Amnesty: It leads hemisphere in `prisoners of conscience’
Amnesty International on Monday declared all 75 Cuban government opponents jailed during an islandwide sweep in mid-March ‘‘prisoners of conscience,’’ making Cuba the country with the highest number of prisoners with that status in the Western Hemisphere.
‘‘What this says is that the Cuban government has no respect for the free and peaceful expression of one’s political or religious beliefs,’’ Eric Olson, Amnesty’s Americas advocacy director, said in a telephone interview.
The 75 convictions bring to 90 the number of ‘‘prisoners of conscience’’ currently in Cuban jails. Various other organizations inside and outside the island place the number of political prisoners there at more than 300.
Amnesty’s report, coming on the heels of a round of condemnation from governments and organizations worldwide, reinforces the view of Cuba as a pariah in the realm of human rights. Few, if any, actions taken by Fidel Castro’s government in the last 40 years have drawn such harsh criticism.
Amnesty also released detailed biographies of all 75 political prisoners—the first time an international human rights group has done so.
The organization defines ‘‘prisoners of conscience’’ as people detained anywhere for their beliefs or because of their ethnic origin, gender, color, language, sexual orientation, national or social origin, or economic, birth or other status, provided they have not used or advocated violence.
The only other country in the Americas with prisoners of conscience is Peru, with at least 20 currently in jail, according to Amnesty. Only 34 countries in the world have confirmed or possible prisoners of conscience, including Congo, China and Jordan. The number of prisoners in those countries was not available Monday.
In the report Cuba: Essential measures? Human rights crackdown in the name of security, Amnesty dismissed Cuba’s assertion that the government opponents were a national security threat.
According to a review of legal documents for many of the 75 prisoners, Amnesty found that in several cases the simple act of giving interviews to U.S.-based media or sending information to Amnesty and other international organizations was used to convict the dissidents, the report said.
All the dissidents arrested in the sweep have promoted peaceful changes in Cuba. They included well-known longtime activists such as Martha Beatriz Roque, an economist and the sole female in the group; Raúl Rivero, a renowned poet and writer, and Hector Palacios, an opposition political party leader. Many were involved with a citizens initiative known as the Varela Project, which calls for sweeping democratic reforms.
The 75 come from a variety of educational backgrounds and different age groups. They are engineers, physicists, teachers and physicians, although many worked as independent journalists.
Jose Luis García Paneque, 38, is typical. Described by the Amnesty report as a plastic surgeon by training, from Las Tunas, he is a director of the independent news agency Libertad and a member of the Journalists’ Society, both unofficial groups. García, sentenced to 24 years, also was a Varela Project activist and directed a private library, the Amnesty report says.
The oldest of the 75 newly declared prisoners of conscience, Carmelo Agustín Díaz Fernández, 65, is president of the unofficial Independent Union Press Agency and belongs to the Christian Cuban Workers Union. He was sentenced to 16 years in prison.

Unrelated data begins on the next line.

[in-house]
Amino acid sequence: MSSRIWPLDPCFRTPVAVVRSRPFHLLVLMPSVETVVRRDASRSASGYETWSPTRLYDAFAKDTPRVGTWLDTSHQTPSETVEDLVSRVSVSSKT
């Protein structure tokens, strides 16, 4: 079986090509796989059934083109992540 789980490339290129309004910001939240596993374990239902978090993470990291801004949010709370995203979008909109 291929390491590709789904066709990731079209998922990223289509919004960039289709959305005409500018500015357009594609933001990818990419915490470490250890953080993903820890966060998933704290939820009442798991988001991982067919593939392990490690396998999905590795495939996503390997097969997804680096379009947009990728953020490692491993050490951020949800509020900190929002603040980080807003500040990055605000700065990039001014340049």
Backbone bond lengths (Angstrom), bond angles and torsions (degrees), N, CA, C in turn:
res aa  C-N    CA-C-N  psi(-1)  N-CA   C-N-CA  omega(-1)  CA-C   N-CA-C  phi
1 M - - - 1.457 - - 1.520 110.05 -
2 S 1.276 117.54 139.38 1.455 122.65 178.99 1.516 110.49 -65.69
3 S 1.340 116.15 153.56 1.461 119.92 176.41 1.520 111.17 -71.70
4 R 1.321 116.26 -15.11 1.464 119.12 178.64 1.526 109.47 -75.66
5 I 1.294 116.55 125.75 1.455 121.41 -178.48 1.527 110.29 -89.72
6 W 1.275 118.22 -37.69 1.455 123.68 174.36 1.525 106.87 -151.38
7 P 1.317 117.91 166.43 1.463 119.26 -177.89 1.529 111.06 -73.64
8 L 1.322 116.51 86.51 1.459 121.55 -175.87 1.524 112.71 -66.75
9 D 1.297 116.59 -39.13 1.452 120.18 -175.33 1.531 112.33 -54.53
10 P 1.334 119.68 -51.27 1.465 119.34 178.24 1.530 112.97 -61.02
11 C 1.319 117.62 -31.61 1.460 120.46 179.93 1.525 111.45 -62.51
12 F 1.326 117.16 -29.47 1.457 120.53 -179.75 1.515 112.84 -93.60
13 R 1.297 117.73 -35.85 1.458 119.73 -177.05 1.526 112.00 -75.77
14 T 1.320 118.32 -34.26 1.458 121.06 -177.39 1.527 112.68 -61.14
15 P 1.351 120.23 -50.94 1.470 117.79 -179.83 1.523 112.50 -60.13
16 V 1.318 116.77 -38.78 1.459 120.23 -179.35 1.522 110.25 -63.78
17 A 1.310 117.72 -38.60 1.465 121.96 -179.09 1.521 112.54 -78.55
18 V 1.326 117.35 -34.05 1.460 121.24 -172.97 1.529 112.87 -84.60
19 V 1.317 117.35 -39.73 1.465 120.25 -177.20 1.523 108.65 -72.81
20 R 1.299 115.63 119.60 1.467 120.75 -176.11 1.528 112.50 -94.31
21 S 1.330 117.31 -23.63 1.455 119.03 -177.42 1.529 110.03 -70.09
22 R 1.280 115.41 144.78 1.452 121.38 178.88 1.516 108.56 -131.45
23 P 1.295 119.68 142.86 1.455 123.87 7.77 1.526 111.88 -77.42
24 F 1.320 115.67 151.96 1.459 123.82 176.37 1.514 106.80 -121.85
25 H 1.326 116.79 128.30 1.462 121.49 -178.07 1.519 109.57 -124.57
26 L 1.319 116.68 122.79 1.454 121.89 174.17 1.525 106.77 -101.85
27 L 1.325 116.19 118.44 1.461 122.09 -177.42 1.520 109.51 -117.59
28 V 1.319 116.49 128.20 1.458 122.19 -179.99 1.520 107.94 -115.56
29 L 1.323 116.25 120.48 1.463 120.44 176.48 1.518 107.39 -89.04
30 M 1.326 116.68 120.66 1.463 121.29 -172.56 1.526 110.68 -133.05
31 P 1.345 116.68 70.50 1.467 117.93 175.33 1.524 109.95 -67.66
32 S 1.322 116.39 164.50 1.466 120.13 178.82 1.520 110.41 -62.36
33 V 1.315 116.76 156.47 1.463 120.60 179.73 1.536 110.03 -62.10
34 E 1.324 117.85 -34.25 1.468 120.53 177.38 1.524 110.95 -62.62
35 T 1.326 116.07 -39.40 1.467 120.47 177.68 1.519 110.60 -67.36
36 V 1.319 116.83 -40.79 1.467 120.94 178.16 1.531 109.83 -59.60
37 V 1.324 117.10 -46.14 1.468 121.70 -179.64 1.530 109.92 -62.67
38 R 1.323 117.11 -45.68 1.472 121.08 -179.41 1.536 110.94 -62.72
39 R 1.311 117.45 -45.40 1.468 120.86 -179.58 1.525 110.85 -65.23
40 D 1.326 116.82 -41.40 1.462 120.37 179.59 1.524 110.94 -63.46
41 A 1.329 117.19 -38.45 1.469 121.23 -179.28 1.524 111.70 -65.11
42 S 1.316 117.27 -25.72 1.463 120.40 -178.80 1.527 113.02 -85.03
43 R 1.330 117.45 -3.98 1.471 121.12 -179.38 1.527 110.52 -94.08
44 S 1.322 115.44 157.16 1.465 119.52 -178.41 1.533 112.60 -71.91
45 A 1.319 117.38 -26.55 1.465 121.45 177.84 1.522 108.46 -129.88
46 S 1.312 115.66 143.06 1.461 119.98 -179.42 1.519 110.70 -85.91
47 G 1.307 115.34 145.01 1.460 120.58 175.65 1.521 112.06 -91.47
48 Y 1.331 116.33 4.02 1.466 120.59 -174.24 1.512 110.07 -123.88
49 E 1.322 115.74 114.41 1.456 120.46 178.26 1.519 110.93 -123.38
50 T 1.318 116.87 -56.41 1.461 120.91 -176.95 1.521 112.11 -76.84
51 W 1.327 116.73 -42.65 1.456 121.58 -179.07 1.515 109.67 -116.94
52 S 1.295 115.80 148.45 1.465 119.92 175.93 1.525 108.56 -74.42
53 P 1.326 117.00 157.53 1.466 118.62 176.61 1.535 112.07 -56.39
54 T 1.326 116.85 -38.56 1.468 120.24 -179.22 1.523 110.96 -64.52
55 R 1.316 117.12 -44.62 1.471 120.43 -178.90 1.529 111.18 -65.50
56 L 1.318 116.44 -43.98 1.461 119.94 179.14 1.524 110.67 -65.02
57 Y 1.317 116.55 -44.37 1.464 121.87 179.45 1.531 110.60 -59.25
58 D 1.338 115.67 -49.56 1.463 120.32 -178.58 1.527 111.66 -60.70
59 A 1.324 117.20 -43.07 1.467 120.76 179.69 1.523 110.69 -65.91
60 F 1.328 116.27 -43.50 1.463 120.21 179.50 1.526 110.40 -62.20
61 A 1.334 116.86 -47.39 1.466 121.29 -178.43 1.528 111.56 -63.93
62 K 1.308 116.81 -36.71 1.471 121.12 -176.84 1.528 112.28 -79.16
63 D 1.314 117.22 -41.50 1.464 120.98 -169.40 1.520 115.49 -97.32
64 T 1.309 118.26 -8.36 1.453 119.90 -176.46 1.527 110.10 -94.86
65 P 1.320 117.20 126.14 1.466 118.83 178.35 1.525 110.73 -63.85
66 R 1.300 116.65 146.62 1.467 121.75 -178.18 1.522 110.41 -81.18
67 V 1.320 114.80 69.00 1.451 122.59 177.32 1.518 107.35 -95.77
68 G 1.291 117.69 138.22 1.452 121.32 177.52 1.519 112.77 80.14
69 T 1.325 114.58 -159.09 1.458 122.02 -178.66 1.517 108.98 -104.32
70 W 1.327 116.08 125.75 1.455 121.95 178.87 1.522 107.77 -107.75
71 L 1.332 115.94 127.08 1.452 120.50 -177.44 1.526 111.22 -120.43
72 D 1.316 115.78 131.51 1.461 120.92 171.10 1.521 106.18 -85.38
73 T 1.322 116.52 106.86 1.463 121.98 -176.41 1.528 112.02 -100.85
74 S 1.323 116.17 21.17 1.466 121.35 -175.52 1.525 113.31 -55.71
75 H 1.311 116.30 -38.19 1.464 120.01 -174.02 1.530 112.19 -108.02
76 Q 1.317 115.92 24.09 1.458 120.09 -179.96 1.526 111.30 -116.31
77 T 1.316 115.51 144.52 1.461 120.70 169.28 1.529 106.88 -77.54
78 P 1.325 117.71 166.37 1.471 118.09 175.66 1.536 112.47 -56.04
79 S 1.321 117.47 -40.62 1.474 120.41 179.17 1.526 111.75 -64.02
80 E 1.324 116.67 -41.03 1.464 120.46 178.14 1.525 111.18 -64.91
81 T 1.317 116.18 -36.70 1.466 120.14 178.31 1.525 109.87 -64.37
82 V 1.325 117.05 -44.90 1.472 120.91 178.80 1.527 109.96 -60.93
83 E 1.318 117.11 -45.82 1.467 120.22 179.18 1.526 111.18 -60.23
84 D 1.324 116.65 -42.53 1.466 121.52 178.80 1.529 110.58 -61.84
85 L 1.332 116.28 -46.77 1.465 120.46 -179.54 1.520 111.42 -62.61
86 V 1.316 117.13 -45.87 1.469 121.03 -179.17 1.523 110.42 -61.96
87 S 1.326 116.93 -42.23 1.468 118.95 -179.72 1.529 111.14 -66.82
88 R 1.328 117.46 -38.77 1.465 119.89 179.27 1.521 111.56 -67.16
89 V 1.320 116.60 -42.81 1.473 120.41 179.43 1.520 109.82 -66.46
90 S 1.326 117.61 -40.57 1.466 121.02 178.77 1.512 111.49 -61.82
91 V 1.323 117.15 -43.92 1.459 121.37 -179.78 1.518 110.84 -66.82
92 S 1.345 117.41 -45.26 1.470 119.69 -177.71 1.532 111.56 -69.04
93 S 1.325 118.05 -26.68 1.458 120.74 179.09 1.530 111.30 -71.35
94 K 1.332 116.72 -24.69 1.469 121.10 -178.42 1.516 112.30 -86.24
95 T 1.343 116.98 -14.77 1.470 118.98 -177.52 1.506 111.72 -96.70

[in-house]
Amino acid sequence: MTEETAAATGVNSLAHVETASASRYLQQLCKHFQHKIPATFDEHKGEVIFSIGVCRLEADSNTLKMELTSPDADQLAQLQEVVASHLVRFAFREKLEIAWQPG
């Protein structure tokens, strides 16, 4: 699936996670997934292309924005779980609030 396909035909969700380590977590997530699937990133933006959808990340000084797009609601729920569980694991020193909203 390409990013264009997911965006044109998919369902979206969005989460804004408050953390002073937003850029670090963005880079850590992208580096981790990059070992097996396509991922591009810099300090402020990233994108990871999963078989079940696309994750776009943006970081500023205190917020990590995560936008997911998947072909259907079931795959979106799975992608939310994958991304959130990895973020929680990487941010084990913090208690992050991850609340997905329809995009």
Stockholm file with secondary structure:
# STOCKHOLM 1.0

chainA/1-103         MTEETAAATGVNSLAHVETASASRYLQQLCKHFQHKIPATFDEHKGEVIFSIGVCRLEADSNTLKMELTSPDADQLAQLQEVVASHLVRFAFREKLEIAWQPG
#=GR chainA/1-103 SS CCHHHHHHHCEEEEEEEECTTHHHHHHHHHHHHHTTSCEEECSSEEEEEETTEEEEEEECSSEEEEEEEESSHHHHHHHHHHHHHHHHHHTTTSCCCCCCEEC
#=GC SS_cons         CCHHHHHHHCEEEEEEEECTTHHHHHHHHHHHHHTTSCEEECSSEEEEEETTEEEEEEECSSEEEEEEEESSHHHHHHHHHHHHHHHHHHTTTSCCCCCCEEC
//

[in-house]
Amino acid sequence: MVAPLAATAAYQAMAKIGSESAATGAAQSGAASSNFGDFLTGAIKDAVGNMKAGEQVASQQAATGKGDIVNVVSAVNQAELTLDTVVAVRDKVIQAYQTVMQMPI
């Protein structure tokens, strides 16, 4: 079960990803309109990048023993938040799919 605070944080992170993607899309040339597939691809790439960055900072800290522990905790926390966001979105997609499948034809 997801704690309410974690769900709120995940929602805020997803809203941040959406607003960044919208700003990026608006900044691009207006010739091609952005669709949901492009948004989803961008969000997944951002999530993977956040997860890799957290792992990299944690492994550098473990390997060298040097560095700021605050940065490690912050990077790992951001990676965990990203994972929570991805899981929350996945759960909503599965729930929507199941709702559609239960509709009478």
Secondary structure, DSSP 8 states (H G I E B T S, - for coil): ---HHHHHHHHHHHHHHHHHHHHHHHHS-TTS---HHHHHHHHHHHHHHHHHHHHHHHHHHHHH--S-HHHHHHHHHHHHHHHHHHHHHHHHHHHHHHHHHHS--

Another older dissident is Oscar Manuel Espinosa Chepe, 62, who, according to Cuban authorities quoted by Amnesty International, was accused of ‘‘having a regular program on Radio Martí called, Talking With Chepe, where he gave distorted information on the Cuban economy.’’ He suffers from a variety of chronic illnesses and is serving a 20-year sentence.
CONCERN FOR HEALTH
The State Department on Monday expressed concern for the failing health of Espinosa Chepe and four other imprisoned dissidents—Rivero, Beatriz Roque, Jorge Olivera and Roberto de Miranda—and demanded that they receive medical attention.
The youngest of the prisoners is Lester González Penton, 26, a member of the Reason, Truth and Freedom Human Rights Movement and a delegate to the Cuban Confederation of Democratic Workers, in Santa Clara.
The report also criticizes a recent crackdown on Cuba’s opposition, and the speedy closed-door trials and firing-squad executions of three men convicted of trying to hijack a passenger ferry across the Florida Straits.
‘‘Amnesty International condemns the upswing in serious human rights violations as outrageous and calls for the immediate and unconditional release of all prisoners of conscience,’’ Dr. William F. Schulz, executive director of Amnesty International USA, said in a statement.
The report called on Cuba to halt all executions and resume its three-year ‘‘de facto’’ moratorium on the death penalty.
Amnesty also criticized the U.S. embargo against Cuba and called on the United States to review its policy, stating that it has not helped improve human rights on the island and in some cases has hurt it.
‘‘We recognize that the embargo is an ineffective mechanism for promoting human rights, and the organization is gravely concerned that in some situations it has contributed to abuses,’’ Schulz stated.
The 75 dissidents were sentenced to long prison terms in April following summary trials in which they were accused of being mercenaries working with U.S. diplomats in Havana to undermine Castro’s government. The United States and the dissidents have denied the accusations.
The Cuban government has repeatedly defended the crackdown, saying it was a national security issue. Castro also has said the executions of the three hijackers were justified and were carried out to end a string of armed hijackings. The hijackings, Castro has said, were provoked by U.S. policy that allows Cubans who reach U.S. soil to remain here.